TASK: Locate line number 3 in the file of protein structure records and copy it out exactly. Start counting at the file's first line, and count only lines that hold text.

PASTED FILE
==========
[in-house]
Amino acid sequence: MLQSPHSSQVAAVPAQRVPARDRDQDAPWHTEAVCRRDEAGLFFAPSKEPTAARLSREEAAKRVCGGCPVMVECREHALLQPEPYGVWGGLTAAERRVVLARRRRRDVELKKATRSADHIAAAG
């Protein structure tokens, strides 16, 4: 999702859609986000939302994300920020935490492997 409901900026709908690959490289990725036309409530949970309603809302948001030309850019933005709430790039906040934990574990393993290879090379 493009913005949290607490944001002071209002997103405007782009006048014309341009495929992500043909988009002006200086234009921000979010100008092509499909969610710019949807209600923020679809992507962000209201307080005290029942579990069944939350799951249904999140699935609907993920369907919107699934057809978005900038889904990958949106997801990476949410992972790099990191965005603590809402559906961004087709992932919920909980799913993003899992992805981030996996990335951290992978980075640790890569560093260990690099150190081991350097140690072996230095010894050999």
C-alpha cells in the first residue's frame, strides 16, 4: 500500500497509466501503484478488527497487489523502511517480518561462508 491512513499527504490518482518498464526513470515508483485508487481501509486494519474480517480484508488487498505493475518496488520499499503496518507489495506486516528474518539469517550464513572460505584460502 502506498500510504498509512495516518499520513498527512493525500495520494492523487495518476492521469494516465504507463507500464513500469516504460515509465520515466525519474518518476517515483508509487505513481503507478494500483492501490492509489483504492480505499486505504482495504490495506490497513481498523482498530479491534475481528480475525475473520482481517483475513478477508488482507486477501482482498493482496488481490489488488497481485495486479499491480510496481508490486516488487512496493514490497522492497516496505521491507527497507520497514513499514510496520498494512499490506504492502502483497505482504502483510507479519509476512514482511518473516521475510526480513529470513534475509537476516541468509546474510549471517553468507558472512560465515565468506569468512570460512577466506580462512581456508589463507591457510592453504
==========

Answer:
């Protein structure tokens, strides 16, 4: 999702859609986000939302994300920020935490492997 409901900026709908690959490289990725036309409530949970309603809302948001030309850019933005709430790039906040934990574990393993290879090379 493009913005949290607490944001002071209002997103405007782009006048014309341009495929992500043909988009002006200086234009921000979010100008092509499909969610710019949807209600923020679809992507962000209201307080005290029942579990069944939350799951249904999140699935609907993920369907919107699934057809978005900038889904990958949106997801990476949410992972790099990191965005603590809402559906961004087709992932919920909980799913993003899992992805981030996996990335951290992978980075640790890569560093260990690099150190081991350097140690072996230095010894050999």